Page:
13. MOU continued 2. Writing Requirements (continued) • Expectations of written work must be clearly stated on the syllabus. Among other things the instructor considers appropriate, those expectations should include students demonstrating: (3) • The ability to convey a theme or argument clearly and coherently. • The ability to analyze critically and to synthesize the work of others. • The ability to acquire and apply information from appropriate sources, and reference sources appropriately. • Competence in standard written English. • Note (3): Instructors should use their own discretion in communicating to students the relative importance of the various expectations in their own writing assignments in terms of how they will be graded.

  14. MOU continued 3. Plagiarism Statement: • More writing in AUCC courses also brings the risk of increased incidents of plagiarism. It is strongly recommended that instructors have a statement in their syllabus that clearly states that plagiarism in not acceptable and is a form of academic dishonesty. • Plagiarism is a form of academic dishonesty. As per university policy “Any student found responsible for having engaged in academic dishonesty will be subject to an academic penalty and/or University disciplinary action.” • The CSU General Catalog defines plagiarism are follows: “Plagiarism includes the copying of language, structure, ideas, or thoughts of another, and representing them as one’s own without proper acknowledgement. Examples include a submission of purchased research papers as one’s own work; paraphrasing and/or quoting material with properly documenting the source.”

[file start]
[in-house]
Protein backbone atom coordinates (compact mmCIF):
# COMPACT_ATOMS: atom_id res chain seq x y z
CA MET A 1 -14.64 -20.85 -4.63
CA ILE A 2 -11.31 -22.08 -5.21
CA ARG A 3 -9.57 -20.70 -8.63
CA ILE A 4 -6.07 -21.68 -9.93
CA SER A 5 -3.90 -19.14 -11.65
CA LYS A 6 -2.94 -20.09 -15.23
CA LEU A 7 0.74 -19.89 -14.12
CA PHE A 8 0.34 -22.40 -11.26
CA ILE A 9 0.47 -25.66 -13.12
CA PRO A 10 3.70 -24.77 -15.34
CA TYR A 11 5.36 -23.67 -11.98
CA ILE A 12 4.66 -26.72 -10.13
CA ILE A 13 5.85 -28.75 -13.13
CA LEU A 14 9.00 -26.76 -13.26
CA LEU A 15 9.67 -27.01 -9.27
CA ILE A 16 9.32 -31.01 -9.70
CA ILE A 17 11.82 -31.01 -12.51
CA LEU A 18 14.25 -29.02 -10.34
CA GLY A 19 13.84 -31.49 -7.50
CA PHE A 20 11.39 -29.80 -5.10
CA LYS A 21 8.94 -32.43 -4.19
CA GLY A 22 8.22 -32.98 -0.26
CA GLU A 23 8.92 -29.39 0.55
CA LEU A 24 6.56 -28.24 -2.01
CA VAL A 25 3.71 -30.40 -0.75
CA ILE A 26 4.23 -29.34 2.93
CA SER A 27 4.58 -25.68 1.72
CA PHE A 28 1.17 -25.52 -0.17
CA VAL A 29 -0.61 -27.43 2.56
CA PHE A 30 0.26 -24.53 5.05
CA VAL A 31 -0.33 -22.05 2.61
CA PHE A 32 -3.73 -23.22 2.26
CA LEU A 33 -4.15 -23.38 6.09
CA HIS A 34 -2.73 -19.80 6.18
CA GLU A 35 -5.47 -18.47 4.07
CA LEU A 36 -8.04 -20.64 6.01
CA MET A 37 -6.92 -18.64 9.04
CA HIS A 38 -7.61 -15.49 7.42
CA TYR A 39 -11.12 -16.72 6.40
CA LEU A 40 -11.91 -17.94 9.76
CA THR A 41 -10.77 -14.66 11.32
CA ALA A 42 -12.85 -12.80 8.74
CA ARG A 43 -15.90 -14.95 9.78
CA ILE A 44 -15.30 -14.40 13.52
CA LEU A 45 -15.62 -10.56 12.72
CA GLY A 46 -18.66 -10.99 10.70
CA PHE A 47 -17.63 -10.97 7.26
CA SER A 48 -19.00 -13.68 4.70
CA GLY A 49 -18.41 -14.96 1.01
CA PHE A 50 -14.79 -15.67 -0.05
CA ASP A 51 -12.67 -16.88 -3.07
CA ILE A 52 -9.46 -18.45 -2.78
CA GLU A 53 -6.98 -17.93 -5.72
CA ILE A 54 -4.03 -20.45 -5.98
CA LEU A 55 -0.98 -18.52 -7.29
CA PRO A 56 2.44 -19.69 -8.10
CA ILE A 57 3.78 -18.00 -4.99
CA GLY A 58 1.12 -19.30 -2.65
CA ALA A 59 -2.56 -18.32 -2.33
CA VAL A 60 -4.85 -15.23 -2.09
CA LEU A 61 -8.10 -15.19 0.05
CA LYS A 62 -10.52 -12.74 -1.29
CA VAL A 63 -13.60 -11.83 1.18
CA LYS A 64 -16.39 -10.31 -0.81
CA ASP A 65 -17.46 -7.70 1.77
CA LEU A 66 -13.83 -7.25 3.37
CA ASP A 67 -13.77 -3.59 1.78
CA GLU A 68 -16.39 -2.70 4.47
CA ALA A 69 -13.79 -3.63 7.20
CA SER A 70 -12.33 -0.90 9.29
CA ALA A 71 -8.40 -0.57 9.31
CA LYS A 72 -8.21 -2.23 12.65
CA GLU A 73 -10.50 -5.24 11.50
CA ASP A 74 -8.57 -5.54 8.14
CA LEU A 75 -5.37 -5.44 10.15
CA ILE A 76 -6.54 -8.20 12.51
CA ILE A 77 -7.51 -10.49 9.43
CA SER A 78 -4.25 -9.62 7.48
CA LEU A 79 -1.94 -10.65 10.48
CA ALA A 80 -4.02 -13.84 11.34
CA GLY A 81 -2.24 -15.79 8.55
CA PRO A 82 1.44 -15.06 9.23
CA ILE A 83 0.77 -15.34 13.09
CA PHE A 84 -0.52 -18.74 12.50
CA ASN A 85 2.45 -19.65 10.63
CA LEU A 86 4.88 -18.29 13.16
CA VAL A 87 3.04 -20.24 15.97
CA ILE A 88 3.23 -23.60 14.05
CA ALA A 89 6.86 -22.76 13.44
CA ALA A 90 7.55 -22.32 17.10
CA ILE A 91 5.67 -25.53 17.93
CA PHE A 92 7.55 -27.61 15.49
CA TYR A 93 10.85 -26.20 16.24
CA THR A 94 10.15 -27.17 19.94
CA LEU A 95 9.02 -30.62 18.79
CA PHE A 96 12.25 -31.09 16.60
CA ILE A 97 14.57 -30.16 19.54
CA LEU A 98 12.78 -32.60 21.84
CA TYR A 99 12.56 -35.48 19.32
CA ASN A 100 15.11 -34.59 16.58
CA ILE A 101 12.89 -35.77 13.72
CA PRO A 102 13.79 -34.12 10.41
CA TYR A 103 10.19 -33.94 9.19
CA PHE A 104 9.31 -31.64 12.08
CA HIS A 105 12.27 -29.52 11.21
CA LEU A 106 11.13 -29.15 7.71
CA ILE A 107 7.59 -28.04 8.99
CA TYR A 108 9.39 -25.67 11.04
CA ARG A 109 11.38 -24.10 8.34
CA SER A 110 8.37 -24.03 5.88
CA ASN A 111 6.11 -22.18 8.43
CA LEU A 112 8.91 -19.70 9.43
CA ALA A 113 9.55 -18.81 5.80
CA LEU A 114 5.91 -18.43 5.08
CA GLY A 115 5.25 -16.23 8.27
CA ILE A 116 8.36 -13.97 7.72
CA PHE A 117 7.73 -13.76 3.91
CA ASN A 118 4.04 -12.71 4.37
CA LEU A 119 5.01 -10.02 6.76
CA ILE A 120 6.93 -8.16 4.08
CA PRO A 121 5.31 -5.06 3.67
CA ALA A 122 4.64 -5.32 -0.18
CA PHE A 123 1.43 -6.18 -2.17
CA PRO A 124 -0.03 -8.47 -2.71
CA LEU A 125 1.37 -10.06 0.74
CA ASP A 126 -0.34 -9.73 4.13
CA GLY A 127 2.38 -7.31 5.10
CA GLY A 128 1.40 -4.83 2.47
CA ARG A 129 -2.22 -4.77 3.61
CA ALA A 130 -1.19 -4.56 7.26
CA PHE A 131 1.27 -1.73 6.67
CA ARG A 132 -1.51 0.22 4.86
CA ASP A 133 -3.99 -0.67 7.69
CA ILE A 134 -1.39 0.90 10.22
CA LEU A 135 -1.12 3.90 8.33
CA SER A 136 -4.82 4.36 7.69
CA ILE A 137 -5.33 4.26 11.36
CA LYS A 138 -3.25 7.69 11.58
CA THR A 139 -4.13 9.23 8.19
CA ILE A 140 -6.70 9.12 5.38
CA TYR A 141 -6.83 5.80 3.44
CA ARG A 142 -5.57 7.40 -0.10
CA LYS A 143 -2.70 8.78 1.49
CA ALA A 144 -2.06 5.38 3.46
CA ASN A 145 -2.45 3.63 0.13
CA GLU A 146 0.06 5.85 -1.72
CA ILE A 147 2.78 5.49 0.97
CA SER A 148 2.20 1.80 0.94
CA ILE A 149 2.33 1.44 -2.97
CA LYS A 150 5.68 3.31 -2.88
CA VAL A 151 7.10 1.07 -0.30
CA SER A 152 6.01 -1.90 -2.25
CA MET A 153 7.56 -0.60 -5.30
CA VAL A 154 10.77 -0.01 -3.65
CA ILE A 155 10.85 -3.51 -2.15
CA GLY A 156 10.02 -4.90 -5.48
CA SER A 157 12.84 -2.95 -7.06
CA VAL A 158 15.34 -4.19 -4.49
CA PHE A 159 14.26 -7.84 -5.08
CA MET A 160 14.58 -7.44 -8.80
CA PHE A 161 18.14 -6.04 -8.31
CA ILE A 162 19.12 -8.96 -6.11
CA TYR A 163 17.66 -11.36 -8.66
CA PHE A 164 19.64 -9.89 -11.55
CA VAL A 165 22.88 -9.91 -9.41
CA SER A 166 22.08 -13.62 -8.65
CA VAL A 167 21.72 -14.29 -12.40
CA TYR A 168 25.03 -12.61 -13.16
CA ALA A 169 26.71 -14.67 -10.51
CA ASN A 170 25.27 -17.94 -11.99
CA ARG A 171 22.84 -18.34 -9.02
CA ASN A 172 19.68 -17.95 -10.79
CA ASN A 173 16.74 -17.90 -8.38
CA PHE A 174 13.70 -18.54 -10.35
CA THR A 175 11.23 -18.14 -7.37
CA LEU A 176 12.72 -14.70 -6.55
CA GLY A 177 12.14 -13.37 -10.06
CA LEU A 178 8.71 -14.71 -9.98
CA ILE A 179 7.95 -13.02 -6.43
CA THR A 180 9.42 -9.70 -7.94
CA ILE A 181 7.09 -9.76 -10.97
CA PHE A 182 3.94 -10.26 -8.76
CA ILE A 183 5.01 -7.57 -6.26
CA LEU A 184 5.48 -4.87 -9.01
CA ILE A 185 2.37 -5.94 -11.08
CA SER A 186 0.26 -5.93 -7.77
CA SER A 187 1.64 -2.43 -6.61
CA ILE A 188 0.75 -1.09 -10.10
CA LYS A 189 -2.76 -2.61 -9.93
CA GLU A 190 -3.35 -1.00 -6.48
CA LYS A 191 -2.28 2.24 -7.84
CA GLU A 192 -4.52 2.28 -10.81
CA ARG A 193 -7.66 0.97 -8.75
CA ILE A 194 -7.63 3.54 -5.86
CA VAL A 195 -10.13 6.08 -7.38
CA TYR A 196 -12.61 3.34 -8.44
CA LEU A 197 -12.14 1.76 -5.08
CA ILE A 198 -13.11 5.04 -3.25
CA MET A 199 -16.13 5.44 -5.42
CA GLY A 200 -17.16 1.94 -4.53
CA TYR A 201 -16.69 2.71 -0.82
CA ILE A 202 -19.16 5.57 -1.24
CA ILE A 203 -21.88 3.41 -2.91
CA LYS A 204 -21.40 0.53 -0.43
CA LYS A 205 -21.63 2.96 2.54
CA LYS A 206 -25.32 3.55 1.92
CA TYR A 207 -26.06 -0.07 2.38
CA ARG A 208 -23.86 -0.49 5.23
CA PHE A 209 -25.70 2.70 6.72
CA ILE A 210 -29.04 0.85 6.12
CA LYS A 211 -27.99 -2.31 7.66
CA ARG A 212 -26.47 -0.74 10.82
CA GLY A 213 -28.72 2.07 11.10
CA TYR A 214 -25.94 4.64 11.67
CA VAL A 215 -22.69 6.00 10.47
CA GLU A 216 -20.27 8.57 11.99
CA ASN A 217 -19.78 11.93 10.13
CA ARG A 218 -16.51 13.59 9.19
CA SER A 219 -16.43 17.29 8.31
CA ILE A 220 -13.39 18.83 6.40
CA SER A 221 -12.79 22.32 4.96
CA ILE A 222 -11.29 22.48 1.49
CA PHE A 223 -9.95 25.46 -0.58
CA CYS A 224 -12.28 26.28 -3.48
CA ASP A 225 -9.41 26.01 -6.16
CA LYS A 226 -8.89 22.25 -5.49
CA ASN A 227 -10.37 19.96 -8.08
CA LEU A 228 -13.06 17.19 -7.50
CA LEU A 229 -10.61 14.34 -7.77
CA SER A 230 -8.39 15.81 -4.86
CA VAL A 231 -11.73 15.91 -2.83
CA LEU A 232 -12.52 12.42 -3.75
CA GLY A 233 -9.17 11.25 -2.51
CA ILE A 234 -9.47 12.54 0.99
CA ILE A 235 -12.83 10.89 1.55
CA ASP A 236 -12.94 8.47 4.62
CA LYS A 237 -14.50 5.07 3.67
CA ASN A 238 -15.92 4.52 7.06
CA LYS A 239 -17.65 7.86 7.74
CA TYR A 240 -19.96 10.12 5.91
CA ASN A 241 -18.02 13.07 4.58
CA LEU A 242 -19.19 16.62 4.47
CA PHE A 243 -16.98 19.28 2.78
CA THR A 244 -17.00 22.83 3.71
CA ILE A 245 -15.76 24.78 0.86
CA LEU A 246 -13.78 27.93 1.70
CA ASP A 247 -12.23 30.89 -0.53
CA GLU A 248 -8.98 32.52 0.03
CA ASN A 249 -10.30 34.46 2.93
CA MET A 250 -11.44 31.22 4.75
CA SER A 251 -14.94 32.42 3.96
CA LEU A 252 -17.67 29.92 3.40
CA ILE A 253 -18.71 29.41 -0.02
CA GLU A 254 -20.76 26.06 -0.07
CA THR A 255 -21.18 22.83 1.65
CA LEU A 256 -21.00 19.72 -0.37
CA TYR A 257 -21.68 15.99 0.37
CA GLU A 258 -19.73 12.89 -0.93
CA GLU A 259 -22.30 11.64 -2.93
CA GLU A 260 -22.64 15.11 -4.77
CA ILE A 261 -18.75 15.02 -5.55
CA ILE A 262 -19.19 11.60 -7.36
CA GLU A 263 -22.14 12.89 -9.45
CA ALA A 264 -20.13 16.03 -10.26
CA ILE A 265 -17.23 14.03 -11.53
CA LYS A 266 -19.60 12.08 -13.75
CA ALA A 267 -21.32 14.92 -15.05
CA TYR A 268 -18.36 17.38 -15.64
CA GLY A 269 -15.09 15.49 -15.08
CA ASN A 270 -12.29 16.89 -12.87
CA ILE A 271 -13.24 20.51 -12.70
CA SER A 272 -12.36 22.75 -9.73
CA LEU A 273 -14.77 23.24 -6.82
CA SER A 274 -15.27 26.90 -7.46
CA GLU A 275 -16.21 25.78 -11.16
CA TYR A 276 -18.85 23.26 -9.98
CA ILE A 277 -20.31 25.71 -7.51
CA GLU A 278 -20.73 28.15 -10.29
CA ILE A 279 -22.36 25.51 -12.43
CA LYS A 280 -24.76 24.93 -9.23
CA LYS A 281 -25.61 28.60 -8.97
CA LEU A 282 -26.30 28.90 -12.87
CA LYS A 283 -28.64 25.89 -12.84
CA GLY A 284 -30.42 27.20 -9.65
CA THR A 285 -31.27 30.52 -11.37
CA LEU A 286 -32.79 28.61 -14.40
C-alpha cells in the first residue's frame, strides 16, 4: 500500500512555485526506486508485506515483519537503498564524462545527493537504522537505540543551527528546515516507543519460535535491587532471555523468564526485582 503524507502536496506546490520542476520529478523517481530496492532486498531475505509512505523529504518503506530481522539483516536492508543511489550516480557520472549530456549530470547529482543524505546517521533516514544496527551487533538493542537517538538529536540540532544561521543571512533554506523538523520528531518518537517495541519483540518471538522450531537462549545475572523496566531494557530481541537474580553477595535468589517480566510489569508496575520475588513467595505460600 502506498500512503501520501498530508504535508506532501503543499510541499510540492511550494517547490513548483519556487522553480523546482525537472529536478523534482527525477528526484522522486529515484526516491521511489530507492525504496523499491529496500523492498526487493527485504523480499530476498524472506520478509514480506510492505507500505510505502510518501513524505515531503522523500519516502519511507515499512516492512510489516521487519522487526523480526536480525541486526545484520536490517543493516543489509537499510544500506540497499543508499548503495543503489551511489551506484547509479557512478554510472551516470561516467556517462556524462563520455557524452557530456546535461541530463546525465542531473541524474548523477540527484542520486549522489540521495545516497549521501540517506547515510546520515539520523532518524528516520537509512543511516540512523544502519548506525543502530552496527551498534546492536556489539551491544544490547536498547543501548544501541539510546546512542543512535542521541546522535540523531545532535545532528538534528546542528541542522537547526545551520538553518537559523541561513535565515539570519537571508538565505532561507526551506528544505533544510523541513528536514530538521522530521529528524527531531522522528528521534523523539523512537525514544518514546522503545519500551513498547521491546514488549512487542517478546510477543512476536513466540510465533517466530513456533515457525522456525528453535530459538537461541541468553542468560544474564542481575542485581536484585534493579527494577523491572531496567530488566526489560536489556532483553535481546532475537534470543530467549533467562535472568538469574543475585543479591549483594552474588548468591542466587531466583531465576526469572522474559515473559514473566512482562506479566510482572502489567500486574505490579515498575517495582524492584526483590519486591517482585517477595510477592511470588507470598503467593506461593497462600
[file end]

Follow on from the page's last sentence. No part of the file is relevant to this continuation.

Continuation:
15. Copies of --Written Competency --MOU College of Liberal Arts MOU Simply send an email request to: Sue.Doe@colostate.edu Say: Please send MOU or Please send Written Competency Guidelines These materials are also available on the gtPathways web site at http:writing.colostate.edu/gtPathways

  16. What Matters in College Writing? • Write for a few minutes about • the qualities of writing that you believe all first-year college students should develop—essential abilities they’ll need • your beliefs about student writing ability right now and what that belief is based on • the kinds of support students need to improve • where, how, and when writing instruction should be given in college contexts • Put your name on this piece of paper as you’ll be turning it in. Bring to front table at the end of session today or at a break. • Discuss your beliefs with 2-3 neighboring people

  17. Select Paper 1, 2, or 3 If your last name begins with A-H, take a copy of P1 If your last name begins with I-R, take a copy of P2 If your last name begins with S-Z, take a copy of P3